While any fatality is tragic, only three deaths have resulted from self-driving cars in the US in the past three years. To put that in perspective, nearly 38,000 deaths occur in the US annually because of human-driving error.

What Will a Driverless Future Mean for Insurance?

There's still much to be done before self-driving cars will be released for public use on a large scale. Testing, prototyping and adjustments are expected to continue for another two decades. Haden Kirkpatrick, Esurance's Head of Strategy and Innovation predicts we'll see a 25- to 30-year "muddy middle," as we balance the presence of robot- and human-driven cars on the same roads.

Equally interesting to consider in this equation, as Kirkpatrick notes, is what self-driving cars will mean for the car insurance industry.

Consider this: The world's first car accident occurred in 1891, but the world's first car insurance policy wasn't written until 1897. That means for 6 doubtlessly crazy years, people were driving in their fancy new horseless carriages without a drop of coverage. Compound that with the fact that safety measures like stop signs, right-of-way, and driver training had not yet been invented, and you can begin to imagine the chaos of a world before car insurance.

Since the first policy was sold 121 years ago, car insurance has evolved from simple handwritten contracts to the high-tech global industry that it is today.

And just like the transition to "horseless" drove considerable changes in the early 20th century, the transition to "driverless" will likely mean big changes once again. Only this time, instead of creating the need for more personal insurance, the move to autonomous vehicles is set to drive the need for more commercial insurance as car manufacturers assume much of the risk for this new tech.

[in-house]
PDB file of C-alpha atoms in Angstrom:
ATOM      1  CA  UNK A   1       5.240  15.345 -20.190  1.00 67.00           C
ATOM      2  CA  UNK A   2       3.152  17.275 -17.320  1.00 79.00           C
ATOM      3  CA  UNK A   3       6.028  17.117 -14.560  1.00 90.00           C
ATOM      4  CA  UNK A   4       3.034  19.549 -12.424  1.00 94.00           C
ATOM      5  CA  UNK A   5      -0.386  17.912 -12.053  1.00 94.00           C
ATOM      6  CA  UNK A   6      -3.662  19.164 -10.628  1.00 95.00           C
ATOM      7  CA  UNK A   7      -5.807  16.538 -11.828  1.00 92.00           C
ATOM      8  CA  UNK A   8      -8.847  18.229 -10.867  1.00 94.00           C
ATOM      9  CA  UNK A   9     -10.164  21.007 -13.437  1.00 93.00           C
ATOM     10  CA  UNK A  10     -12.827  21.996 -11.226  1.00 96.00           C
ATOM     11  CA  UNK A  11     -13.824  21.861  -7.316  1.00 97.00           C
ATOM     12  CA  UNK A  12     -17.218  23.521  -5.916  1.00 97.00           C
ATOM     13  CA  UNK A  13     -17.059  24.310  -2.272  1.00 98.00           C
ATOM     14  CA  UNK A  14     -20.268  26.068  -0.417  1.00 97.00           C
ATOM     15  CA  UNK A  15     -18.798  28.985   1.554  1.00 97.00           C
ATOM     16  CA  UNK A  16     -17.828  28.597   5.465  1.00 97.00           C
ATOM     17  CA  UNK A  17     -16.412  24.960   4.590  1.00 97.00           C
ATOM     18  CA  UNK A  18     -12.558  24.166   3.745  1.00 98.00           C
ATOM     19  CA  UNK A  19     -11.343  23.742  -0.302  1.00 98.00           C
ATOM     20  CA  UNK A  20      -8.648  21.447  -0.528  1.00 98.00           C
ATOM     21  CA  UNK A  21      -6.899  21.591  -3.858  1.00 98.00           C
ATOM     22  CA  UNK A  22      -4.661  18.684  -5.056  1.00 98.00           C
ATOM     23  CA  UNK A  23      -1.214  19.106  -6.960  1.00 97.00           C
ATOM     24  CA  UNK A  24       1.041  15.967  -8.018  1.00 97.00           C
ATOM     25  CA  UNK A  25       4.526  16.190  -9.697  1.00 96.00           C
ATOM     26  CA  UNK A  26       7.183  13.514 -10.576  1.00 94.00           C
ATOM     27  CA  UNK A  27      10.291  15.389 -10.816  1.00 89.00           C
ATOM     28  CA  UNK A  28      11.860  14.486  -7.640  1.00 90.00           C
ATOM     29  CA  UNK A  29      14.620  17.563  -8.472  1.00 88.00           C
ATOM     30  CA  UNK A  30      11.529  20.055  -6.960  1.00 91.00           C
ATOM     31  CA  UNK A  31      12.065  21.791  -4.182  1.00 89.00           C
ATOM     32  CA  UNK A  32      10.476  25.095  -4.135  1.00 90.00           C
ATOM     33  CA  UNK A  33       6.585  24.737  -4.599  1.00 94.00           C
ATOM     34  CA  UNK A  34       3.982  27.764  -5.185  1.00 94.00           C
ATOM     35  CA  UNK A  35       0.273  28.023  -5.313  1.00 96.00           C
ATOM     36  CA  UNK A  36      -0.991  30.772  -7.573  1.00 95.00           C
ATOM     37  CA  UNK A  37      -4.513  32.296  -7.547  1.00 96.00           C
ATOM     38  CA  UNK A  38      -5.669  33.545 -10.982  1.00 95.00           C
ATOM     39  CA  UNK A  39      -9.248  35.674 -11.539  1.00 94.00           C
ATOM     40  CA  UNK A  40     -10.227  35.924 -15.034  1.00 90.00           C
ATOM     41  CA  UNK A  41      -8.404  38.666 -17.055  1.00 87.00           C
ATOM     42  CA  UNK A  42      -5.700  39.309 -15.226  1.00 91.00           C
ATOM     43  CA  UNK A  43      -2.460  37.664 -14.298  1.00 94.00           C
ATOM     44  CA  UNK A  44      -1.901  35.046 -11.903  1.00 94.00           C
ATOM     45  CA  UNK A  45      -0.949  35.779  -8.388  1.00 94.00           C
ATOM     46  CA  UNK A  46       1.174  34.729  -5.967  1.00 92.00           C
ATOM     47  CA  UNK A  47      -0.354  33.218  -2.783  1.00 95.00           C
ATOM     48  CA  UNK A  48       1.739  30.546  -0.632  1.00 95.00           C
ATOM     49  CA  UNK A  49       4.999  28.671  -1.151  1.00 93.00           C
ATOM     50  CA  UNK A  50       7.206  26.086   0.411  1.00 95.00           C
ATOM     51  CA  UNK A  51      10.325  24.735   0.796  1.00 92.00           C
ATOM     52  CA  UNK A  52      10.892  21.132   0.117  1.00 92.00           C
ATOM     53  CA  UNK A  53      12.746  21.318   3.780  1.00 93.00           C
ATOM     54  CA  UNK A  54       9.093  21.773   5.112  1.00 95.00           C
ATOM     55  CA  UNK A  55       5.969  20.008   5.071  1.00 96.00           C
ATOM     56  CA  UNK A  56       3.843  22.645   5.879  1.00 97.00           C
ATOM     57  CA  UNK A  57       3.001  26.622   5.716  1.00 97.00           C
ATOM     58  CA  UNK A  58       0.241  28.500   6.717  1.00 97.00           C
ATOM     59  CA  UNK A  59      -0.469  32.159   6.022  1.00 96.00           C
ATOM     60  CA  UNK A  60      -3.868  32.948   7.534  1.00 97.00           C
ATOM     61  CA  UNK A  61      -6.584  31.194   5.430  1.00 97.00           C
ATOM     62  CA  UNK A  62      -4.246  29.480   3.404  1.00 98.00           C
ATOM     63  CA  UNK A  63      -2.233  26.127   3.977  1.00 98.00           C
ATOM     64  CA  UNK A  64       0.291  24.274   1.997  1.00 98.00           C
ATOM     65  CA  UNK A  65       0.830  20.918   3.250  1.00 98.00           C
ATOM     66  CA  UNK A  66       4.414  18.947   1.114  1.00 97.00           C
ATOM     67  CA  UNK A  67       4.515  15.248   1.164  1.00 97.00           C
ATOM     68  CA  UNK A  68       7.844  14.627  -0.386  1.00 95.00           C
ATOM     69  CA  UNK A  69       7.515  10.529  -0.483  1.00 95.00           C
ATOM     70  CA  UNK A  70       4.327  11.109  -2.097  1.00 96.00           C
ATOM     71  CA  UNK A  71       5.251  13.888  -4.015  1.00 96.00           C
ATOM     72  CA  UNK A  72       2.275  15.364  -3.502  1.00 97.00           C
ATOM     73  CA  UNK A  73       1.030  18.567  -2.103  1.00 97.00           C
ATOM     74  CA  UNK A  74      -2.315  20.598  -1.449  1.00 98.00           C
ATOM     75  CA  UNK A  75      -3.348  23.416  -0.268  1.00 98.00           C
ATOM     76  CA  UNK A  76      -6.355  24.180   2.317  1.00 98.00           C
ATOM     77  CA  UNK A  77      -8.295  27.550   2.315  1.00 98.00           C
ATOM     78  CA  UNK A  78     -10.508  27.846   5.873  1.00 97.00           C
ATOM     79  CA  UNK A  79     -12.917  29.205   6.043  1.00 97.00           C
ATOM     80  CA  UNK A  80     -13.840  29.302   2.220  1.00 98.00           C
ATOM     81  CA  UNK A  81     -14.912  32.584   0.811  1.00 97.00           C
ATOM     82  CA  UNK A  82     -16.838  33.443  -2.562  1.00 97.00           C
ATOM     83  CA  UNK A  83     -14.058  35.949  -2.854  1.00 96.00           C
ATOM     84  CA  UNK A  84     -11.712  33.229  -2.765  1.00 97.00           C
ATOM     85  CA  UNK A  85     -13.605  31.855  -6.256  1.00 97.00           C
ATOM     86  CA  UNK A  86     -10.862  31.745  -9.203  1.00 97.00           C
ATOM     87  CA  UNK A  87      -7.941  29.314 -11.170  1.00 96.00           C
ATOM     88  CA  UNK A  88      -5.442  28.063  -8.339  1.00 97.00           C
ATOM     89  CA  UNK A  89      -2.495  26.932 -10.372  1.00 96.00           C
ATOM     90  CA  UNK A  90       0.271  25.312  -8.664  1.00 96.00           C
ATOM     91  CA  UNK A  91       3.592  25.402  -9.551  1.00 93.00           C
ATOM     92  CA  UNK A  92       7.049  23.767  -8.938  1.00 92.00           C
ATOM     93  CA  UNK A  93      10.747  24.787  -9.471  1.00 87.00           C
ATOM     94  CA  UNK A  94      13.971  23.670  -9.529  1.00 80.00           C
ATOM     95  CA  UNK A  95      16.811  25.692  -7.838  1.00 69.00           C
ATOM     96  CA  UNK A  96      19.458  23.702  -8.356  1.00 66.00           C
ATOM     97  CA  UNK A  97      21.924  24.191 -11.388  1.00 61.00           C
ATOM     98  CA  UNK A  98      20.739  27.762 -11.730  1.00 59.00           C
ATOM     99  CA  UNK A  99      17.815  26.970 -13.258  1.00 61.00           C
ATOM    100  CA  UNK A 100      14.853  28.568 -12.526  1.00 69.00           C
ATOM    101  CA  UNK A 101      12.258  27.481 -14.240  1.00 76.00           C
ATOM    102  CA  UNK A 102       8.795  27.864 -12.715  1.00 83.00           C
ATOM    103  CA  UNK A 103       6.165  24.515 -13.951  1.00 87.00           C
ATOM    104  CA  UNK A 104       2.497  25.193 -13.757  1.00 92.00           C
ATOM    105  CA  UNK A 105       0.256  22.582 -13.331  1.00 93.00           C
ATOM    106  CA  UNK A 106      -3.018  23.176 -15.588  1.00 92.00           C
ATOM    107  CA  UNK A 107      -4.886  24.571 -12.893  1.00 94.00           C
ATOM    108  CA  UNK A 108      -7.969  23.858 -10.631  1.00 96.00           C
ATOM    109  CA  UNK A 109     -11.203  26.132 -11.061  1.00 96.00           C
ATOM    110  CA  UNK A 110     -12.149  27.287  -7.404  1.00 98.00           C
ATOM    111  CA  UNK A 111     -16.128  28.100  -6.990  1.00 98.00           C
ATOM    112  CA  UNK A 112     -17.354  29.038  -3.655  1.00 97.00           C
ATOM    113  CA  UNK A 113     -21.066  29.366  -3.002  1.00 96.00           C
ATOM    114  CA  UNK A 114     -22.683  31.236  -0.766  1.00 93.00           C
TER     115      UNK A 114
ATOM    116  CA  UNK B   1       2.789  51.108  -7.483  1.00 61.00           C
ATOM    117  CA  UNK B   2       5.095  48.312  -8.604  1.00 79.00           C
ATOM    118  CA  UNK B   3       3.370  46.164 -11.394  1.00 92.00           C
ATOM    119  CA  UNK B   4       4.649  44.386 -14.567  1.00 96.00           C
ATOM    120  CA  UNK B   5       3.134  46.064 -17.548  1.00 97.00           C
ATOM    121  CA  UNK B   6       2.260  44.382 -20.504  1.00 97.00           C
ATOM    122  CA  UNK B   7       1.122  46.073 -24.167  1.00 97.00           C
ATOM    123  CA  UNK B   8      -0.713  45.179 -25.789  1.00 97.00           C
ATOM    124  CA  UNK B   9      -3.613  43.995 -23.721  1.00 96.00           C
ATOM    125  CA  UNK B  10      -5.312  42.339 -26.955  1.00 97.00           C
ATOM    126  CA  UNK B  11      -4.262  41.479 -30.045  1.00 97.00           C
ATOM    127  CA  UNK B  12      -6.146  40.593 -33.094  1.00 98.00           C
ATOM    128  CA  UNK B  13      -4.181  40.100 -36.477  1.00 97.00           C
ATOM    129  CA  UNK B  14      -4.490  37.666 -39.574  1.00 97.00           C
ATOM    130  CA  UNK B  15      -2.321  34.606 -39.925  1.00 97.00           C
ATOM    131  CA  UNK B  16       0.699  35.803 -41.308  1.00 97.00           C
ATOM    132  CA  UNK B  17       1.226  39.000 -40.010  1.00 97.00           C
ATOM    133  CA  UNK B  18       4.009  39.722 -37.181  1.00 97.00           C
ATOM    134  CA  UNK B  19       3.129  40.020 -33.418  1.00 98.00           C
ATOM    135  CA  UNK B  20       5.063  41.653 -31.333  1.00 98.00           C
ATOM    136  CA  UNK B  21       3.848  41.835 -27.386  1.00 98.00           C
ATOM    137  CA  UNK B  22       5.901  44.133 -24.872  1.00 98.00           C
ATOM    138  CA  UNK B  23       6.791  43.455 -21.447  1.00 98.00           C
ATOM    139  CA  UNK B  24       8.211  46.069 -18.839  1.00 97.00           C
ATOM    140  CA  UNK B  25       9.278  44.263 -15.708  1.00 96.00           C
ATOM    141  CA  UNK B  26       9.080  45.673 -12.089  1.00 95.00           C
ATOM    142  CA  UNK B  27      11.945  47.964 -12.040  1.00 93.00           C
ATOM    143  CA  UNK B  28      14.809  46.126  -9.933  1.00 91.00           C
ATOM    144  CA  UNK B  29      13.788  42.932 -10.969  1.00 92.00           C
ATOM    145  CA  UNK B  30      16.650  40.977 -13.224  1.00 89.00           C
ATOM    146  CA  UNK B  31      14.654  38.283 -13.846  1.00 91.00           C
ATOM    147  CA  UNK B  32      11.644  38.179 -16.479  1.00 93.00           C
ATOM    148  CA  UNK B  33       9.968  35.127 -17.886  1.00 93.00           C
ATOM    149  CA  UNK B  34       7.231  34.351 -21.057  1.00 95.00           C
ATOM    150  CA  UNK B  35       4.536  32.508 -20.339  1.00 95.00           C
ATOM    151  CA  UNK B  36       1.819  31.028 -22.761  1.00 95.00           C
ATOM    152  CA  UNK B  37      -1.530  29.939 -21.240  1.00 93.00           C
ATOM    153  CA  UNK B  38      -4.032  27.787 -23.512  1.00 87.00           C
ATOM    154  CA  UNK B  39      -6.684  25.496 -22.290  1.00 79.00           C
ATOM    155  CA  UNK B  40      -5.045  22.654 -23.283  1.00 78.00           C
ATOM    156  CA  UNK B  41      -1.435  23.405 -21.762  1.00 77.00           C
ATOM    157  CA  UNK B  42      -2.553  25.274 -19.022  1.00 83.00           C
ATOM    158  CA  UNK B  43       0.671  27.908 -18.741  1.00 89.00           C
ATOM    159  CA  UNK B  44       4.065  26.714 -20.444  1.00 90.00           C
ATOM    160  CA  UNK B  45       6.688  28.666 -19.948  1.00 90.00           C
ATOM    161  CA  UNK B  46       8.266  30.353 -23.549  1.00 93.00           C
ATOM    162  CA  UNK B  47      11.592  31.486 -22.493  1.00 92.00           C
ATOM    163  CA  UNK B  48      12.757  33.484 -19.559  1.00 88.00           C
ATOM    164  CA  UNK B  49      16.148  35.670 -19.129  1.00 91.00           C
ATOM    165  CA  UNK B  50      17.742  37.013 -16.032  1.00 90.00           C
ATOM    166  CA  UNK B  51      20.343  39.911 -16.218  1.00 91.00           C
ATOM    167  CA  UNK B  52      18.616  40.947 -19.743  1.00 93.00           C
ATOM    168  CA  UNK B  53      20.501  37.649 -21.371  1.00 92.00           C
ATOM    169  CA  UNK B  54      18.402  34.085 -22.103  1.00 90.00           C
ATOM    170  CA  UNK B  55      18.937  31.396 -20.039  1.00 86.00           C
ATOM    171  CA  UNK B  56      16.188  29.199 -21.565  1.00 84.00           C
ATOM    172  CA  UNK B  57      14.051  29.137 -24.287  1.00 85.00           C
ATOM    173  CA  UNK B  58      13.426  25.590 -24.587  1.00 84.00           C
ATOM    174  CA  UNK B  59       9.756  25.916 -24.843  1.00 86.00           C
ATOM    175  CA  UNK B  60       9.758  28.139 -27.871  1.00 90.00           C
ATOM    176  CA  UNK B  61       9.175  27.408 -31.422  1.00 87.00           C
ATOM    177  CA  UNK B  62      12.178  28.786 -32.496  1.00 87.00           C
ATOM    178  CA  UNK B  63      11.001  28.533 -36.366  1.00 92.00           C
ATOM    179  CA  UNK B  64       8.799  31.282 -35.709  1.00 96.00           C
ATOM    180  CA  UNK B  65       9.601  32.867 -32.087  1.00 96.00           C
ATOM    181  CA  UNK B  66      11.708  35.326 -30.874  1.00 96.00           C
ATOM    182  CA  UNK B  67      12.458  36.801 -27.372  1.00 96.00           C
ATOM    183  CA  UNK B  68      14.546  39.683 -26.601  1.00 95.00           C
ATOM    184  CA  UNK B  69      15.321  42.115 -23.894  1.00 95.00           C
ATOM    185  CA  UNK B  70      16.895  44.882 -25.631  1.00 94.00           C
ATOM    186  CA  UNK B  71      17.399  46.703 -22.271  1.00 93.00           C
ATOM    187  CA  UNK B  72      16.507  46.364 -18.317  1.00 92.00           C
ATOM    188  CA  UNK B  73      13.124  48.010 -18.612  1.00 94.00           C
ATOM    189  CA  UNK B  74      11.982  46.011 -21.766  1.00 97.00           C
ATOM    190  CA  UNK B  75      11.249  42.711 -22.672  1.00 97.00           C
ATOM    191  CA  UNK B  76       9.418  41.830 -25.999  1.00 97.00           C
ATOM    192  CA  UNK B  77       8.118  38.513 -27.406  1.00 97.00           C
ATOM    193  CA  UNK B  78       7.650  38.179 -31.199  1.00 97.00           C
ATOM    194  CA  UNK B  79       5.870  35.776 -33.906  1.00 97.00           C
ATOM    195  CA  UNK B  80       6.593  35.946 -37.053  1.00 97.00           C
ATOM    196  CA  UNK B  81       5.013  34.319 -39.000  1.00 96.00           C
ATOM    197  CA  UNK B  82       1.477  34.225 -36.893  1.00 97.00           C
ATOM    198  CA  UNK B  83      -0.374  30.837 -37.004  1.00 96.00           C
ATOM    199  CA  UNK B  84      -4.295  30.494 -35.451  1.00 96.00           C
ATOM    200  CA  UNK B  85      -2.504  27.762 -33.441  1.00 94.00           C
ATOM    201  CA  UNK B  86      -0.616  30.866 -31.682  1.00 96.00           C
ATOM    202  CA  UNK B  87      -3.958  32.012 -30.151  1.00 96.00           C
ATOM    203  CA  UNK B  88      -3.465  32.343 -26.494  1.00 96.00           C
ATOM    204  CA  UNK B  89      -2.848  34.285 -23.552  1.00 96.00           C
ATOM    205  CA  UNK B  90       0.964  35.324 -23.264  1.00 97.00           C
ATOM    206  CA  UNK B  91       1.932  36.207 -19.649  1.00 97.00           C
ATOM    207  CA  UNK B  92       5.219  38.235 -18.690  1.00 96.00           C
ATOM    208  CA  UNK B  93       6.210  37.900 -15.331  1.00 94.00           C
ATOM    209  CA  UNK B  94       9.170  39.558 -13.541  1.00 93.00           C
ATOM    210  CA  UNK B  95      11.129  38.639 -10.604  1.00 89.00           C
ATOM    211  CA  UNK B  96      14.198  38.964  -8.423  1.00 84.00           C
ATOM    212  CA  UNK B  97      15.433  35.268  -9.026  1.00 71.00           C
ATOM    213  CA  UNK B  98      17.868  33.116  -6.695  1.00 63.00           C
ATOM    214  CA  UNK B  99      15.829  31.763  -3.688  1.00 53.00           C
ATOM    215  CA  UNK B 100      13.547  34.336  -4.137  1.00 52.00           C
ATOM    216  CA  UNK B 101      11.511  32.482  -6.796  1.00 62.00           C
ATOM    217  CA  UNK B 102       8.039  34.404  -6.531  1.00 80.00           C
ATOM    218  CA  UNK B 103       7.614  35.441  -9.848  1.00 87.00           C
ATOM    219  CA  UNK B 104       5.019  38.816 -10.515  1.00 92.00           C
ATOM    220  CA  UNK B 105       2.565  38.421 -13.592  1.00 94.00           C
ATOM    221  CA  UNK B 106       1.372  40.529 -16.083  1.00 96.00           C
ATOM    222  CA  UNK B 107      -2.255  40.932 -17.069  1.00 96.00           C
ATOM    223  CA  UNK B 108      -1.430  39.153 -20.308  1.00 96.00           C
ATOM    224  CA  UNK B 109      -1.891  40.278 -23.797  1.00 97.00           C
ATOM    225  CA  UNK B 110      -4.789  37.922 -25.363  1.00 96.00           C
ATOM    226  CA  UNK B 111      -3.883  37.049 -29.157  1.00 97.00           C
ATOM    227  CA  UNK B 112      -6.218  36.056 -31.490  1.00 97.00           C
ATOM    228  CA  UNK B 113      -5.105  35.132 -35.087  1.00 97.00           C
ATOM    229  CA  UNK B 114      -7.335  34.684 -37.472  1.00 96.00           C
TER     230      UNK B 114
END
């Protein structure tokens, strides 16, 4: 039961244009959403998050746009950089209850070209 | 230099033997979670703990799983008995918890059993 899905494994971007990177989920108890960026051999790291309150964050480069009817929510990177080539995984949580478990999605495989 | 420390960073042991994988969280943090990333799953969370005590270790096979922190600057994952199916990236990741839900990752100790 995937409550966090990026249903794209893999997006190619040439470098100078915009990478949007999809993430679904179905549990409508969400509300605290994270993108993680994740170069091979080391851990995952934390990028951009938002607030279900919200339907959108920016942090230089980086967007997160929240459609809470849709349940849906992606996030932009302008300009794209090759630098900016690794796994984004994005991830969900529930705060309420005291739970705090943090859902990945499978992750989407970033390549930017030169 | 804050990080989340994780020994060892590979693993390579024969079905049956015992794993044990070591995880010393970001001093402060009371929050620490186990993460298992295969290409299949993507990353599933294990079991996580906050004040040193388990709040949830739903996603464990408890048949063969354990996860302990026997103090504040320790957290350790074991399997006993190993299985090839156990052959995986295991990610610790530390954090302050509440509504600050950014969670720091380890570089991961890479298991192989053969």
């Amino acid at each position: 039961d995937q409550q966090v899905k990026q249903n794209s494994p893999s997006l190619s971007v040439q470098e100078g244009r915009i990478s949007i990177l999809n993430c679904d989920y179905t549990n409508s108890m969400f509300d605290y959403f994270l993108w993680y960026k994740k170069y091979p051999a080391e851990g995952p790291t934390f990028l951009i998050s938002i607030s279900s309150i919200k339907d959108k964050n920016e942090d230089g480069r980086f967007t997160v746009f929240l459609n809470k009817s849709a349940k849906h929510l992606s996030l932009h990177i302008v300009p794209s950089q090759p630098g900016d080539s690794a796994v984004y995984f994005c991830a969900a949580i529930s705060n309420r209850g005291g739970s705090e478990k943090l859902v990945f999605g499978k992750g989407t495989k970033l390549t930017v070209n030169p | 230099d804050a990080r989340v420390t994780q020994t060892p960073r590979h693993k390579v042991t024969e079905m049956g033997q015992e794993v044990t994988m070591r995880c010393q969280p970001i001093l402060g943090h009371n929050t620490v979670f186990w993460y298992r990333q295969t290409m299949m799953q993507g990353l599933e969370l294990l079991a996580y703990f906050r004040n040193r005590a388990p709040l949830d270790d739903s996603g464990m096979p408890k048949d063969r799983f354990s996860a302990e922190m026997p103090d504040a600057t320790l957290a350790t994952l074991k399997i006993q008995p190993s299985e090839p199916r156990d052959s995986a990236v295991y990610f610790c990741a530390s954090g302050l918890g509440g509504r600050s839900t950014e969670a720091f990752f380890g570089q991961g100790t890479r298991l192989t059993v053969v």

"It's doubtful that consumers are thinking about how AVs might change their car insurance needs at this point," says Kirkpatrick, "but the industry at large is already scoping for this transition and considering the best ways to evolve as Americans become even more mobile."

Research Methodology

Esurance conducted an online survey in December 2017 through January 2018 of 1,057 U.S. vehicle owners, a portion of which included semi-autonomous driver override systems (lane keep, automatic emergency braking, adaptive cruise control).

Twitter data was gathered from February 17, 2018 through April 7, 2018. The analysis spanned a sample of 396,758 English-language posts.

How Self-Driving Cars May Save You Money

Driverless cars may be a windfall, if you're willing to make tradeoffs.